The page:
OUTBACK AUSTRALIA - Performing for Aboriginal kids on the outback stations was a great experience. At the time I was doing a white-face mime character - which I had to change because, as we were told, the white-face means death. Once we got over that hurdle they were as vocal, and excited as any group I've ever seen. They loved the slapstick and were amazed at the magic as they had never seen anything like it before. Not even the silk and TT Smile

ALL OVER THE USA - Performing across the USA was like doing shows in lots of different countries. The reactions are as different as the accents. In LA at The Magic Castle the audiences are in the mood for magic and if you deliver, they reward you. In Salt Lake City you've got to be reeeeal nice. I did a comedy club spot and was reviewed as "Loud, Abrasive and Borderline Offensive" (the loud was the rock music I ate razorblades too, and offensive was the Freddy Krueger trick). I redeemed myself later with the Rap. Las Vegas is great, people are in the mood to party but there are LOTS of distractions so you better have something pretty engaging. New York City was not what I expected, the people inside the theatre were really nice and got all the references and seemed to hook into my weird humour. Country areas of the USA like Tennessee, St Louis, Ithaca were very much like New Zealand. People out for a good night of family entertainment.

Hope this helps answer your question. I'm really glad you asked.
Tim Ellis
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MAGIS6 - You cannot do ANYTHING naughty to our Aussie currency. It's considered treason in this country. A friend of mine got some jumbo 20c pieces made and he was visited by the treasury department and threatened with a fine.

Even when I do BILL TO BANANA I had one lady stand up in the middle of the act and walk out. Later she apologised and explained that she worked for the treasury and, if she saw me damage the bill in any way, she'd have to report it.

So.... we came up with a way to fully restore the bill before it's returned. But weirdly enough, it's not nearly as magically powerful as handing it back in two pieces.
Ron Reid
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Hi Tim:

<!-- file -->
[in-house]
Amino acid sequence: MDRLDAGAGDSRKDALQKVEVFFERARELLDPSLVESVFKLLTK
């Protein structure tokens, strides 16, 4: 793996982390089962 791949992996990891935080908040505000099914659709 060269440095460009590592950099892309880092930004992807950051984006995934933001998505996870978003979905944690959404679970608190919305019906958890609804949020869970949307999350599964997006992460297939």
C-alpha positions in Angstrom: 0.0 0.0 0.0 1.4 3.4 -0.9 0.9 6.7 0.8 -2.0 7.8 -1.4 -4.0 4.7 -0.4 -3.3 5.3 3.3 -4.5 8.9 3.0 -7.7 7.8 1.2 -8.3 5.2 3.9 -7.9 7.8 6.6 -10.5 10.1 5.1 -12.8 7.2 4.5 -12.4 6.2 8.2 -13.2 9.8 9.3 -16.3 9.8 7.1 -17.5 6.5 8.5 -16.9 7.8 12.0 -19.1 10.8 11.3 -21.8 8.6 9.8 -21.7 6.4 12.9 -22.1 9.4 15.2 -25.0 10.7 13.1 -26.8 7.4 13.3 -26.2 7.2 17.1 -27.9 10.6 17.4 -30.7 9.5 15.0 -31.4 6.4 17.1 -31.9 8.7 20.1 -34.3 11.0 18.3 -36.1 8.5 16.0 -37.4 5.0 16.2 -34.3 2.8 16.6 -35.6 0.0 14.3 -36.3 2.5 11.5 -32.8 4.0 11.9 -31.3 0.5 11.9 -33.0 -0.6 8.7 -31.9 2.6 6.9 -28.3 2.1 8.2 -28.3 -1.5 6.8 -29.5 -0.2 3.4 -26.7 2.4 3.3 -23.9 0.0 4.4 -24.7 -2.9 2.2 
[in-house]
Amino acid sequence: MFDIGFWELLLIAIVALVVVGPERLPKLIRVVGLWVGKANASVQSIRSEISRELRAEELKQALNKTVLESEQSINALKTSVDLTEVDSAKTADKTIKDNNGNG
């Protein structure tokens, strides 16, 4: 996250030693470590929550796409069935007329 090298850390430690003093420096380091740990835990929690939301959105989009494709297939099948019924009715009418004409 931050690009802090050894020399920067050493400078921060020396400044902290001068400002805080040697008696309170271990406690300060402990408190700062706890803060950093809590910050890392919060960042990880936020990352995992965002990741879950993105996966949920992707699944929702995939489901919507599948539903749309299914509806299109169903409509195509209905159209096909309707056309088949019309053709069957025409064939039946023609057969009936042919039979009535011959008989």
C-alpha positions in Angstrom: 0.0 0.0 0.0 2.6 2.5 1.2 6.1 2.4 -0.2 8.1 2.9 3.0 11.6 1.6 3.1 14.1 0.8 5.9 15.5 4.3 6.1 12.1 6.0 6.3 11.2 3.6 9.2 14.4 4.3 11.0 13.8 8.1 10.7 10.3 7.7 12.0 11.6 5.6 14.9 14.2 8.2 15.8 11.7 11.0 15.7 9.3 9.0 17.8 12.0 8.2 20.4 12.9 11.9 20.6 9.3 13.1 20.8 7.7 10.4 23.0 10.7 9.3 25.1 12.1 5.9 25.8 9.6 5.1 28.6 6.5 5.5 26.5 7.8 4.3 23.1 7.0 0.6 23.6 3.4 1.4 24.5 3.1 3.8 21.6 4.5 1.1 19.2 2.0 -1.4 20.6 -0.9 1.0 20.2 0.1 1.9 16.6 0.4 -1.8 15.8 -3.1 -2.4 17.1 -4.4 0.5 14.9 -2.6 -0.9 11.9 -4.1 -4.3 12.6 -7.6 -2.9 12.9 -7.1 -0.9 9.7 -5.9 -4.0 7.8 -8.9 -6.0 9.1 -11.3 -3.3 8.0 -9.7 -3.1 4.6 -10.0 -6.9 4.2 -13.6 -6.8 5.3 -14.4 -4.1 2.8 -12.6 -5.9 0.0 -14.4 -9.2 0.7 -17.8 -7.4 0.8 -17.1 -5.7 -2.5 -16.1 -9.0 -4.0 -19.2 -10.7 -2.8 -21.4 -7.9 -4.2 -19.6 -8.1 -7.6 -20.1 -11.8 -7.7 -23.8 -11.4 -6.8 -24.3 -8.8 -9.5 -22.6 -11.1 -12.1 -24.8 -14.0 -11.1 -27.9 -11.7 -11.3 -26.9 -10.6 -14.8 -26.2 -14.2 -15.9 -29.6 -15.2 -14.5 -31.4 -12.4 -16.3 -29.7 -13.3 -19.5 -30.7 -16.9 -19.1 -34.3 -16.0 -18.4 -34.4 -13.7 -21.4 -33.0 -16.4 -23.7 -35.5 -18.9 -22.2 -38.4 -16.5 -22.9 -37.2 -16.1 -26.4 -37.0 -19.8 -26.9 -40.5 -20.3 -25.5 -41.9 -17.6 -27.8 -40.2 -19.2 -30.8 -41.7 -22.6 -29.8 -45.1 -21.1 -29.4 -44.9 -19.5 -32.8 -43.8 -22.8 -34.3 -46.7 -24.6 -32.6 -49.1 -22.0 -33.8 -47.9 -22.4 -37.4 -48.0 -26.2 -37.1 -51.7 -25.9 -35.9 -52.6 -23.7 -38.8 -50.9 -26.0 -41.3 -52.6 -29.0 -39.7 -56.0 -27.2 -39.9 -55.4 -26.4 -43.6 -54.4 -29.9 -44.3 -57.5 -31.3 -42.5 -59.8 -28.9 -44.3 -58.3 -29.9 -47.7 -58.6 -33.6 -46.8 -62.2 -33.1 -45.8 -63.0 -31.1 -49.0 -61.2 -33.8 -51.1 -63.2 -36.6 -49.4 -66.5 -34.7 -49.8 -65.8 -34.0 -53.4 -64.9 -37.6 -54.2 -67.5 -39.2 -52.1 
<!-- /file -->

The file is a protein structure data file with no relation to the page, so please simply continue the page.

I have both your DVDs. I believe on one of them you mention Jesus Christ in the credits. Would you mind commenting on your faith?

Thanks. I'm really enjoying your time here.

Ron
Tim Ellis
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Magis6, your answers:

Red Cards.

Stage.

Hmmm... usually the $2 Shop actually.


What do I do when I mess up??? Haven't you seen my act? Smile

Most recent example - I'm doing strolling magic and a little crowd is following me from table to table. I did 'Coins Across' at the previous table and they really liked it so I go into the routine. I take out the three coins... and they appear to be very normal... something shell-like is missing... a lady across from me has seen the trick before and she says "I want to see the coins".

I hand her the coins, this is buying me time.

I start going through every single pocket on me (I have about 20) and I can't find what I need to complete the trick. I think... hmmm... "Maybe I could do the whole routine with pure sleight of hand? No you idiot! You're Tim Ellis not David Roth!"

I am now moving towards the lady to get the coins back. I spy a ring on her finger. "Aha!" I say, "Before that let me borrow your ring." I take her ring and discover it is way to thick to fit on Ring Flite.

Too late, I am (and should be) committed.

I do a weird version of Ring Flite while mentally searching my pockets for the missing magic thing and praying that the ring will end up on my keychain and not on the floor. My prayers are answered.

Now for the coin trick. I take the coins and check my main pocket one more time... there it is! It was in there all along just tucked in the fabric in a weird way! Finally I am ready and I go into coins across with a smile of satisfaction that really should be reserved for the successful completion of a trick.



Yep, stuff like that happens to me EVERY show. I just deal with it. I think MagicSports really has helped me to relax and realise it's only magic, not the end of the world.


That attitude has come in very handy. At FISM 1991 when I won Special Prize of The Jury for the 6 Card Rap, I was asked to do it again on the Winners Gala Show.

There had been a lot of AV problems throughout the event and the tech actually pinned (with a safety pin) the lapel mic to my shirt. When I got out there and went into the Rap I could hear my mic cutting in and out. People were only hearing every second or third word. I stopped dancing and yelled out "Cut the music, cut the music... If we're going to do this thing, we're gonna do it PROPERLY!"

The audience must have felt the same way I did because they went wild. I messed around with the MC Ali Bongo and eventually we got a fresh mic and did the rap.

Pete Biro came up after and booked me to do the SAM convention and especially mentioned that he was really impressed with the way I handled the technical difficulties. He said most acts he knew would have walked off stage in a huff. I said "Hey, I'm from Australia, that sort of thing happens all the time."